My rating: 9.5/10
I finally finished the first season of Netflix's Stranger Things, the 1980's fantasy themed, Spielberg-esque drama.
I loved the retro feel of the show. It felt like every minute of it, from the Dungeons & Dragons basement stuff, to the cheap wood paneling in the houses, took me back to my teenage years. The production artists did a fantastic job. This is nostalgia done right and is a huge part of why so many people love the series.
The casting is great too—especially the kids, who are terrific throughout. There are some relatively dark, heavy scenes, and the child actors seemingly handle them with ease. The adult actors do a fine job as well, especially David Harbour who plays the local police chief trying to figure out the mystery.
I felt Stranger Things shined in tense moments of wonderment and confusion as to what exactly was going on. When the kids were looking at each other, and you could feel their minds churning, trying to figure stuff out—it was pure awesomeness. The more it tried to explain what was happening, especially from a scientific standpoint, the more trouble it got into. Believability issues extended to other areas as well, such as the police chief easily sneaking into a top secret government facility. The special effects were at times great, and at times mediocre. I'm guessing Netflix will pony up a higher budget for season two to address some of these issues.
The concept, sans the scientific explanation of it, was absolutely terrific for such a period piece. These kids are playing characters that were my age at that time. I could strongly relate to so much of what was going on, and I loved it.
Eight episodes was fitting for this first season. The tension was effectily built up over the season's arc. I'm glad Netflix is keeping Season 2 to nine episodes, so we won't get unnecessary lulls in the emotional buildup.
Overall, I give Stranger Things high marks, especially in terms of 1980's fantasy nostalgia. Except for a few, and sometimes major, believability issues, I enjoyed the hell out of it. Netflix did things right, yet again.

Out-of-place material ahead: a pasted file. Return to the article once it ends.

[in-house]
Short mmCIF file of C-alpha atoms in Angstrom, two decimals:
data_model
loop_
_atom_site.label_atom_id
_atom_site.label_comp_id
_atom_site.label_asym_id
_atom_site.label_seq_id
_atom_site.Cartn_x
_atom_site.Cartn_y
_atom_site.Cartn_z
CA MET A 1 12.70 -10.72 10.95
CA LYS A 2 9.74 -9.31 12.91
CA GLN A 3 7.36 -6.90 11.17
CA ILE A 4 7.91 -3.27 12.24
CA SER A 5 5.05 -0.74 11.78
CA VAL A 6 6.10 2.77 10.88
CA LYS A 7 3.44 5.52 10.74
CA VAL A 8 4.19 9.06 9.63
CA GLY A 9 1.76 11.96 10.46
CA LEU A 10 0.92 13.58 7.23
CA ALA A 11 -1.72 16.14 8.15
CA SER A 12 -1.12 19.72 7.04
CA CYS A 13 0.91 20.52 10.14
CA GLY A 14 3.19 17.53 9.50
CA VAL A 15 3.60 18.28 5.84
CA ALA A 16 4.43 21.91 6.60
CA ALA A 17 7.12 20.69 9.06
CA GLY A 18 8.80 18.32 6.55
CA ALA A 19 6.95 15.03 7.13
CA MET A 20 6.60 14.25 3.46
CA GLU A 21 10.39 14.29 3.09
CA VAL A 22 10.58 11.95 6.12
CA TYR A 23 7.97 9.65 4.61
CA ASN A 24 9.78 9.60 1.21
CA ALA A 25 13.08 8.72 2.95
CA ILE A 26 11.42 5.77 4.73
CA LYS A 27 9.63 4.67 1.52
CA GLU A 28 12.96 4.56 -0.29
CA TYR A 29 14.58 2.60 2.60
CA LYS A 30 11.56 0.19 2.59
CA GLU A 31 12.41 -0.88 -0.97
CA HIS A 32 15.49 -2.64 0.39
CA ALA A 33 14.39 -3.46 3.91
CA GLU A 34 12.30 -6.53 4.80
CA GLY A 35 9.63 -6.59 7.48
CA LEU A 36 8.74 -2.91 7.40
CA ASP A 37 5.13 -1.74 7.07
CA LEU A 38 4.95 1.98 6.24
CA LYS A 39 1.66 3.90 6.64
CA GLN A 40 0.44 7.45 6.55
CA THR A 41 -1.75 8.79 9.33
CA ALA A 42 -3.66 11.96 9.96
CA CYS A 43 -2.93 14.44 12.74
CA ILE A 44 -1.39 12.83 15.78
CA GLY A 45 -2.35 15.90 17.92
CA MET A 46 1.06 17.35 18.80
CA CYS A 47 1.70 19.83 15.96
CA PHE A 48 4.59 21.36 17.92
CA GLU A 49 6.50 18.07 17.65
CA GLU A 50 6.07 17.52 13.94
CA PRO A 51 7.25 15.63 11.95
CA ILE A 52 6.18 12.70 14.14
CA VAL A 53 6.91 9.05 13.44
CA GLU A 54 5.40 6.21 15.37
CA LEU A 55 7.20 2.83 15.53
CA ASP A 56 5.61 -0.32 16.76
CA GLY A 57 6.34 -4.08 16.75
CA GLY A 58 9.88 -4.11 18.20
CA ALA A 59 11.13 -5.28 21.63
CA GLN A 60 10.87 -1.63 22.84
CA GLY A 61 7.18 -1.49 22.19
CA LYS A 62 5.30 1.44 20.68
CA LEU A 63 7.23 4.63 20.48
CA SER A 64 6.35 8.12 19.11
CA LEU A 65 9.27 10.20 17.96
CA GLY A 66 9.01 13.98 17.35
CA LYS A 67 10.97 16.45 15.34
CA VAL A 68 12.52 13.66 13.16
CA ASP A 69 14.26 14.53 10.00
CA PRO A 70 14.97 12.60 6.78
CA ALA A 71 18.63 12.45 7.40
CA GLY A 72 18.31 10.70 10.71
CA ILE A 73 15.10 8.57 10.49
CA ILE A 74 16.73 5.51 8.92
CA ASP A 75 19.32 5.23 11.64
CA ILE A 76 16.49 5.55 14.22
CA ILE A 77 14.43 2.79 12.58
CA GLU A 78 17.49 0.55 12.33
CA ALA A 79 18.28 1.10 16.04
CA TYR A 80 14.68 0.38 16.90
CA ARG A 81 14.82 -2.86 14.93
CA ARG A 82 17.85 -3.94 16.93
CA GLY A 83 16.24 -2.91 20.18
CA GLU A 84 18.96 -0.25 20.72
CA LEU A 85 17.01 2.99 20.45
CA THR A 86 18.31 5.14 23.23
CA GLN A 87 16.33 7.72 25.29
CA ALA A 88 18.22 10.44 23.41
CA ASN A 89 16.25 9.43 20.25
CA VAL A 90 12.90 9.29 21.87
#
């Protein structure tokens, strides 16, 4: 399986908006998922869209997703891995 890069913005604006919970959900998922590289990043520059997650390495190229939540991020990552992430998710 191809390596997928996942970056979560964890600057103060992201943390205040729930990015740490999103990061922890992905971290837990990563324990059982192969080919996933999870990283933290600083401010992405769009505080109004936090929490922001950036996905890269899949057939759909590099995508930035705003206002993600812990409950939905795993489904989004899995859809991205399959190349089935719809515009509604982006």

My rating: 8.6/10
I finally finished Season 2 of Bloodline, and like Season 1, it was excellent. This is one of the best written and acted series in TV history.
However, the same issue that made Season 1 a hard view for so many modern TV watchers afflicts Season 2 as well. It's something that I love about the series, but I'm pretty sure it causes the viewership to be low. It comes down to pace.
Bloodline is one of the slowest paced TV series that we've ever seen. It's a deep, painful, adult drama that is centered on the Rayburn family who lives in the Florida Keys. Their secrets sip out very slowly, but when they do, they set up the needed dramatic tension within which the highly talented actors can shine. The first few episodes can be a somewhat of a drag, but they're setting up heavy drama later on—drama that pays off in spades.
When Netflix announced that Season 3 would be the end of Bloodline, it felt like my heart was ripped out. It's strongly rumored that the reduction in Florida film credits caused the cancellation. I hope Sony finds another place to land the show, but I doubt it's going to happen. And that is awful, because Bloodline, although not for everyone, is a series that seems custom made for me.
If I have any complaints about Season 2, it's that the first episodes are a bit clunky. John Leguizamo takes a couple of episodes to completely fit into his role. Jacinda Barrett is fine, but has no chance while acting highly dramatic scenes against Kyle Chandler, who is absolutely superb.
Season 2 does something fantastic, which I think most people won't catch. It has no clear antagonist throughout, which is part of the reason why the early episodes play a little slow. By the end, it has multiple people who you love to hate, though it's still unclear which is the main antagonist. It's pure awesomeness. The writers pulled off something very special, and I don't think they're getting enough credit for it.
If you have an attention span greater than that of a puppy, I highly recommend Bloodline. It's such a pleasure to watch such a fine crafted, well-written, and well-acted drama. The cinematography and blocking are beautiful as well. I can't wait to see what they pull off in Season 3.
My rating: 9.6/10
I've been rather preoccupied throughout the summer with a move, one that has taken much longer than I'd anticipated. As a result, I've been suffering greatly from Netflix Anxiety.
Netflix has been such a game-changer in the world of television--it's not only redefining the way we absorb narratives, it's redefining our lives in other ways as well.
The second season of Narcos was just released. I can't watch it yet, because I'm only about halfway through the current seasons of House of Cards & Bloodline. I've only started the second season of Daredevil. I have yet to start the current season of Orange is the New Black. And on top of it, Stranger Things came out of nowhere, and everyone seemingly loved it.
Netflix Anxiety comes from the fear that you'll start getting more than one season behind on the top shows. If that happens on broadcast TV, who cares? You're not missing much. But with Netflix, you'll start forgetting quality plot lines. Worse yet, you'll be out of the conversations everyone is having. There's legitimate pressure to keep up, and it's hard to do as they keep releasing new high-quality series.